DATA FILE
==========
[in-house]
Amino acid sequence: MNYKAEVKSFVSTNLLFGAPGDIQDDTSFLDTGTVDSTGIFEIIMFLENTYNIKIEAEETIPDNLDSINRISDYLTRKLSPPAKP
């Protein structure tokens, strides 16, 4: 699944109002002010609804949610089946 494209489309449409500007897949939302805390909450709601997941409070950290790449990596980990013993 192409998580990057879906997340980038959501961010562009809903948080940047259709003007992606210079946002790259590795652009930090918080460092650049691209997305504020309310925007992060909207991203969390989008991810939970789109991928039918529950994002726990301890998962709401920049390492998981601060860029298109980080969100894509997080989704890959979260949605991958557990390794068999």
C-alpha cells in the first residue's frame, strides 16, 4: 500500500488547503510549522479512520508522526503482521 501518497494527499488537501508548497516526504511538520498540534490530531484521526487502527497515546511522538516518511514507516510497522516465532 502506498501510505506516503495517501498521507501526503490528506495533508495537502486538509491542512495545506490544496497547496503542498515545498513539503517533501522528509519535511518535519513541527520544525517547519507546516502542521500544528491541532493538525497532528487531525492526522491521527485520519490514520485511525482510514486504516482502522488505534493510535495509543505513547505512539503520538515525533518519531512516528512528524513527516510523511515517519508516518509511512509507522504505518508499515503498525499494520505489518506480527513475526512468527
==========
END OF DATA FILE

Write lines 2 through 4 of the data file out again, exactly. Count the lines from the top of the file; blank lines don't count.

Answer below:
Amino acid sequence: MNYKAEVKSFVSTNLLFGAPGDIQDDTSFLDTGTVDSTGIFEIIMFLENTYNIKIEAEETIPDNLDSINRISDYLTRKLSPPAKP
């Protein structure tokens, strides 16, 4: 699944109002002010609804949610089946 494209489309449409500007897949939302805390909450709601997941409070950290790449990596980990013993 192409998580990057879906997340980038959501961010562009809903948080940047259709003007992606210079946002790259590795652009930090918080460092650049691209997305504020309310925007992060909207991203969390989008991810939970789109991928039918529950994002726990301890998962709401920049390492998981601060860029298109980080969100894509997080989704890959979260949605991958557990390794068999």
C-alpha cells in the first residue's frame, strides 16, 4: 500500500488547503510549522479512520508522526503482521 501518497494527499488537501508548497516526504511538520498540534490530531484521526487502527497515546511522538516518511514507516510497522516465532 502506498501510505506516503495517501498521507501526503490528506495533508495537502486538509491542512495545506490544496497547496503542498515545498513539503517533501522528509519535511518535519513541527520544525517547519507546516502542521500544528491541532493538525497532528487531525492526522491521527485520519490514520485511525482510514486504516482502522488505534493510535495509543505513547505512539503520538515525533518519531512516528512528524513527516510523511515517519508516518509511512509507522504505518508499515503498525499494520505489518506480527513475526512468527